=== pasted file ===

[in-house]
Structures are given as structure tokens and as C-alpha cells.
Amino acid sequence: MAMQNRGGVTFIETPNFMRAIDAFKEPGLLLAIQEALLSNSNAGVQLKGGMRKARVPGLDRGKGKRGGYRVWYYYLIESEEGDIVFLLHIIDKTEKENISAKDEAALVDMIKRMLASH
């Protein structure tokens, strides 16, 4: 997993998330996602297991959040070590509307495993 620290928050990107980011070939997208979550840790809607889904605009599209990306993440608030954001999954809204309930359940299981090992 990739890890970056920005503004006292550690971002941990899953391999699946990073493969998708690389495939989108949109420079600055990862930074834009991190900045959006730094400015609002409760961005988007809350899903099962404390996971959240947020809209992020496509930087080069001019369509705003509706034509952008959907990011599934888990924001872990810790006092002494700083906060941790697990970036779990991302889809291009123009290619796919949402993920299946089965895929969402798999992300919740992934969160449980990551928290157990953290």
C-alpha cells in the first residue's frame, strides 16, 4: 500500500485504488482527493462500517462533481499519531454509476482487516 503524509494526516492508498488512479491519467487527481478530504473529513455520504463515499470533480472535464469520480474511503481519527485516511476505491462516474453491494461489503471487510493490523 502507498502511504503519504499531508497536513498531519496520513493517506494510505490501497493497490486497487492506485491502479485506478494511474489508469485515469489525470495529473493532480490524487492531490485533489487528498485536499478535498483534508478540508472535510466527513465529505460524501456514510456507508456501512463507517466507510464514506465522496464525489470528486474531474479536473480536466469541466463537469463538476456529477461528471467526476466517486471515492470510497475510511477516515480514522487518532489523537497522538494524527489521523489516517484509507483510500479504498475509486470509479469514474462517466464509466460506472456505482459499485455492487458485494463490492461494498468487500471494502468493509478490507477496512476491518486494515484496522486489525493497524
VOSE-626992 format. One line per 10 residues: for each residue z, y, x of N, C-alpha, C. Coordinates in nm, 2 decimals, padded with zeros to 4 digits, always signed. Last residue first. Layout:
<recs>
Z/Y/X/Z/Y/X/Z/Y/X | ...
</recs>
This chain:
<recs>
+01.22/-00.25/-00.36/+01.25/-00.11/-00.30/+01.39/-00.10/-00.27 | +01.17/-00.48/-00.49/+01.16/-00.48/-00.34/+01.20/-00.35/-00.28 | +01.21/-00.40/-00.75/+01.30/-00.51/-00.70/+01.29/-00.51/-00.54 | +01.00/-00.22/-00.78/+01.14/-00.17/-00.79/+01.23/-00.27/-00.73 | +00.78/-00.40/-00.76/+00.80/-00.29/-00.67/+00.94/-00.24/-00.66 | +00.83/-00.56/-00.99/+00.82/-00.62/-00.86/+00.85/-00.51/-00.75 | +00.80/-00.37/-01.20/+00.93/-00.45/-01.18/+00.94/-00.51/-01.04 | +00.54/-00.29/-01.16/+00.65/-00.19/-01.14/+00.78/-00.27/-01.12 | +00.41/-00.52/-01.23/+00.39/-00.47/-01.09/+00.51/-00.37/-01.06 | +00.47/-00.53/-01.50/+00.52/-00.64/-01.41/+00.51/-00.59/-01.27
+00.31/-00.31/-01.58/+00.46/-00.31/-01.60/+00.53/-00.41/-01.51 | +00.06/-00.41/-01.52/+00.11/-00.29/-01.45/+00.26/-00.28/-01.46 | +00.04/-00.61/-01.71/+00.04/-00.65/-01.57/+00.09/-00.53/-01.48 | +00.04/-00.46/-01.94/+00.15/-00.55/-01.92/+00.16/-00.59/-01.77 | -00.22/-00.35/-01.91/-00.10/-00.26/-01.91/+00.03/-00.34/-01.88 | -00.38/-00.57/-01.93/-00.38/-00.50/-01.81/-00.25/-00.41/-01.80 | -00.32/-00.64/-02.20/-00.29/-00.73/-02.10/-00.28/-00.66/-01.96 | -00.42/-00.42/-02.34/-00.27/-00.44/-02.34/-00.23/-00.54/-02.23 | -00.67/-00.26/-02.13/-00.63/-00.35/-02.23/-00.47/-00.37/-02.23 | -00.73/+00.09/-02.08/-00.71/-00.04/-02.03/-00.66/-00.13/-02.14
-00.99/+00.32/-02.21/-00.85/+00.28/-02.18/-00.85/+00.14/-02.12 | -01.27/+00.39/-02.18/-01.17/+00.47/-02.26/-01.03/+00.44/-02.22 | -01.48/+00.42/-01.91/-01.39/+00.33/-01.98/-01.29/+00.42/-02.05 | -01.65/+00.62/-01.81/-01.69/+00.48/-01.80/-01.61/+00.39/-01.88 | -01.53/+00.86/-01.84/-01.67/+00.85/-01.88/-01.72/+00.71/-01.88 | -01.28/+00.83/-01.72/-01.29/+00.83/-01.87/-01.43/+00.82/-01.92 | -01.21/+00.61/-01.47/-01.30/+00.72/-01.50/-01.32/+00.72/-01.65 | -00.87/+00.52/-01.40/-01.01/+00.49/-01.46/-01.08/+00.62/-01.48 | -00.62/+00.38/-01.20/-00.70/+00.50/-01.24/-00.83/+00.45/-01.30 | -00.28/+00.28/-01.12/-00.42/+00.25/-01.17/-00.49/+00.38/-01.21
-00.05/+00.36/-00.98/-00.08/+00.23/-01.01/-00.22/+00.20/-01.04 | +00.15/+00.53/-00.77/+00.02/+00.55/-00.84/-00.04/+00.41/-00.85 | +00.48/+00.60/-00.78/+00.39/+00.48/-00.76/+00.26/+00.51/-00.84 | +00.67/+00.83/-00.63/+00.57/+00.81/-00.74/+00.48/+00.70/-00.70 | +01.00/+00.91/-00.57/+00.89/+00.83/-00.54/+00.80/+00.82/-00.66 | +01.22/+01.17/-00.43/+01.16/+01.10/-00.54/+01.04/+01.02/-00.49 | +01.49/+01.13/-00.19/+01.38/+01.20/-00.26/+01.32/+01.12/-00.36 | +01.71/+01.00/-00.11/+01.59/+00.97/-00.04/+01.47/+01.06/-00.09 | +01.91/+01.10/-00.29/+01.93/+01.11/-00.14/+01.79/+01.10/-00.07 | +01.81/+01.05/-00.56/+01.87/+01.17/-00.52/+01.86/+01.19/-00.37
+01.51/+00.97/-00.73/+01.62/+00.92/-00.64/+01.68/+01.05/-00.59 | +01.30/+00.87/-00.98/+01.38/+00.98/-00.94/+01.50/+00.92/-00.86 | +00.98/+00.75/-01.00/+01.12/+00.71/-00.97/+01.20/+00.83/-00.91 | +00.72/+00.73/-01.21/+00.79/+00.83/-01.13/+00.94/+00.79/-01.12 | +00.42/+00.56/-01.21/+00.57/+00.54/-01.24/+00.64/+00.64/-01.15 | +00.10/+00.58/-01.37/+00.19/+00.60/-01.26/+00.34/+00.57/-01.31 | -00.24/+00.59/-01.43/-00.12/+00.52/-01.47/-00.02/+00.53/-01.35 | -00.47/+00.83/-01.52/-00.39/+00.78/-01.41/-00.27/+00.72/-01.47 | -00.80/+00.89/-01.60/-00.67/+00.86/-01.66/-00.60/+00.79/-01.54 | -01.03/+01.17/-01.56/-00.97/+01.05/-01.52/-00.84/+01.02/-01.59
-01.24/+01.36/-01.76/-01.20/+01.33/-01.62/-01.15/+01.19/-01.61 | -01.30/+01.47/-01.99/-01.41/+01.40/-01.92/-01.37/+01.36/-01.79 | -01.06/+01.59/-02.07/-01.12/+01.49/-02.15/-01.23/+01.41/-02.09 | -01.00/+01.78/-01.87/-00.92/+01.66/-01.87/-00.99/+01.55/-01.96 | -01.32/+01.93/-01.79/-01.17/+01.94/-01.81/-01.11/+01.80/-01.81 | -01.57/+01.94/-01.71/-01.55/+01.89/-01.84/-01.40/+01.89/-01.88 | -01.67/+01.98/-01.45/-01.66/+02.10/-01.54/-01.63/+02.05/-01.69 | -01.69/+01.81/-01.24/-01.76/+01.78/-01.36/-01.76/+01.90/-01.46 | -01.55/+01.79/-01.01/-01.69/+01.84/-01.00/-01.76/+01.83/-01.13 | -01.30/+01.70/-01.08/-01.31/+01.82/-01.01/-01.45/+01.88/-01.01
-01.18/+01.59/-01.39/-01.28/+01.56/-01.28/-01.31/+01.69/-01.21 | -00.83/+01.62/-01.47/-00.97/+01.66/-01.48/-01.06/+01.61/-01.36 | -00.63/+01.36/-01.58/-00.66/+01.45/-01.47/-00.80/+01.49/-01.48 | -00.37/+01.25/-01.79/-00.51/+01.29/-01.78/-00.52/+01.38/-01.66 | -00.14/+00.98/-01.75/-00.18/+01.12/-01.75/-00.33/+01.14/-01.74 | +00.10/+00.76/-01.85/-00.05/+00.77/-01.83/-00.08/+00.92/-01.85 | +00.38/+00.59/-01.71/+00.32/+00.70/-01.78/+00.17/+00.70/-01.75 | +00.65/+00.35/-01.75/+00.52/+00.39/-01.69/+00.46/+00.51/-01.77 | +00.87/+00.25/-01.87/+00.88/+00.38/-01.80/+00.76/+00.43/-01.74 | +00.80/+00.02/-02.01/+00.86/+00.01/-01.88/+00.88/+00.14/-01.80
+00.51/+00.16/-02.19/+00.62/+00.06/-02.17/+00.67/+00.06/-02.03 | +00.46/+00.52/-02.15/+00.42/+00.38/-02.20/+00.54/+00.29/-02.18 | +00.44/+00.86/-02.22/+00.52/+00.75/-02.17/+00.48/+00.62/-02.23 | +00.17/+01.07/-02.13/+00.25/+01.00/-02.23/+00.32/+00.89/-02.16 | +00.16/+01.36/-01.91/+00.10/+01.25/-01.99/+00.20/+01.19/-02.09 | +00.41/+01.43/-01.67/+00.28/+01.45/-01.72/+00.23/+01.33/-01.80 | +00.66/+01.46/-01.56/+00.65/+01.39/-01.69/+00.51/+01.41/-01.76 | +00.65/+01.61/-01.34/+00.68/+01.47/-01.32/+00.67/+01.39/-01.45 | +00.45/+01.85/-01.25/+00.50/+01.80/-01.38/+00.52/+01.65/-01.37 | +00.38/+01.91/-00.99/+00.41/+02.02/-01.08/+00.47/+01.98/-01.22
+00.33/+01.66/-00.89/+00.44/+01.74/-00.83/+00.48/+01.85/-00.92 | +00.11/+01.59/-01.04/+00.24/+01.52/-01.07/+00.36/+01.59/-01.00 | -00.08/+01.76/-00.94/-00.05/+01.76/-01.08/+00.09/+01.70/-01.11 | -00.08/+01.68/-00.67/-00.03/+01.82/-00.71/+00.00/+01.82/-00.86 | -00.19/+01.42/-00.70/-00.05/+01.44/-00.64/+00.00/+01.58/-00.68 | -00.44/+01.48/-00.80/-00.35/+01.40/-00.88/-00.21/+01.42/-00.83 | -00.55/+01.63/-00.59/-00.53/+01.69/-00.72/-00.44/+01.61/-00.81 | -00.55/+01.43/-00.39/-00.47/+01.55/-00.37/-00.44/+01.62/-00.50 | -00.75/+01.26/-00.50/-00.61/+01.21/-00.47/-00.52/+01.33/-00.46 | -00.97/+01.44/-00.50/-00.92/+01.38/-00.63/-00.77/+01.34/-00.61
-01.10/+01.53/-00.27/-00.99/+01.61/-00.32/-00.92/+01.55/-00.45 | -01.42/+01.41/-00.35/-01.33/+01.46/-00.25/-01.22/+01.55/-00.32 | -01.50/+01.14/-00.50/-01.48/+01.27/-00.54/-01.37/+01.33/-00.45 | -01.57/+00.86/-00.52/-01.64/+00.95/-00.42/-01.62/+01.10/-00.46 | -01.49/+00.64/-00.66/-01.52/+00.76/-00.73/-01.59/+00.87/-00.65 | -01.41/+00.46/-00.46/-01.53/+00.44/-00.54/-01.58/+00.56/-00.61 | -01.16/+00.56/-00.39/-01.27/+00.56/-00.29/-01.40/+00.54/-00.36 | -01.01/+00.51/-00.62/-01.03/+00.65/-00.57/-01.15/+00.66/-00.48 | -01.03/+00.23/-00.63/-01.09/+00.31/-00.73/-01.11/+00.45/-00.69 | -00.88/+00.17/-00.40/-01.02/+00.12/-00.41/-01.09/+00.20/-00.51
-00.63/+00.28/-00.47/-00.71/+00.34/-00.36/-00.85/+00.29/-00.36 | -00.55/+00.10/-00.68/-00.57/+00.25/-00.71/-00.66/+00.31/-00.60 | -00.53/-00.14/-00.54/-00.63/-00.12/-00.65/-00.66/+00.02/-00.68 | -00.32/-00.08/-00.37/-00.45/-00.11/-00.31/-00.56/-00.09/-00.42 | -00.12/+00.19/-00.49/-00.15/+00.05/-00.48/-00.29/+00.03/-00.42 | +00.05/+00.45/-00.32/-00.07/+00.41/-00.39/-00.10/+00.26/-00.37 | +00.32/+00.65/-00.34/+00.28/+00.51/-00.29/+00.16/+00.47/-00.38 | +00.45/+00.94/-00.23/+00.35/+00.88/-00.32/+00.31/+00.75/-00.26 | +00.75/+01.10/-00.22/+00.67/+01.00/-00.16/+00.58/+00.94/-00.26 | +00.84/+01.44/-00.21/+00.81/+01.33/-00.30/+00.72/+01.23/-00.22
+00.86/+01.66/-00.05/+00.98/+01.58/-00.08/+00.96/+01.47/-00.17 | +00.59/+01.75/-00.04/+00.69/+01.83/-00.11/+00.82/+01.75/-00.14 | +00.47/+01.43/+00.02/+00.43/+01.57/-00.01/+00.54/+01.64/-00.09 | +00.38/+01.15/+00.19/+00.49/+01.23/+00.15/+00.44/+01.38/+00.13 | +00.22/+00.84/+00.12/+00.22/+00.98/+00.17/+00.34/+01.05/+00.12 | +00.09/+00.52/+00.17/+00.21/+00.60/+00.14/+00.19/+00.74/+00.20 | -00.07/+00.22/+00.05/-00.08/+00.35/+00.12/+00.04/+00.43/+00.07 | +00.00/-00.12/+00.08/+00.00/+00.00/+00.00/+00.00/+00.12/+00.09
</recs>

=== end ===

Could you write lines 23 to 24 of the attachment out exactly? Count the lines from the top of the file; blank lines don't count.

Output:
+00.86/+01.66/-00.05/+00.98/+01.58/-00.08/+00.96/+01.47/-00.17 | +00.59/+01.75/-00.04/+00.69/+01.83/-00.11/+00.82/+01.75/-00.14 | +00.47/+01.43/+00.02/+00.43/+01.57/-00.01/+00.54/+01.64/-00.09 | +00.38/+01.15/+00.19/+00.49/+01.23/+00.15/+00.44/+01.38/+00.13 | +00.22/+00.84/+00.12/+00.22/+00.98/+00.17/+00.34/+01.05/+00.12 | +00.09/+00.52/+00.17/+00.21/+00.60/+00.14/+00.19/+00.74/+00.20 | -00.07/+00.22/+00.05/-00.08/+00.35/+00.12/+00.04/+00.43/+00.07 | +00.00/-00.12/+00.08/+00.00/+00.00/+00.00/+00.00/+00.12/+00.09
</recs>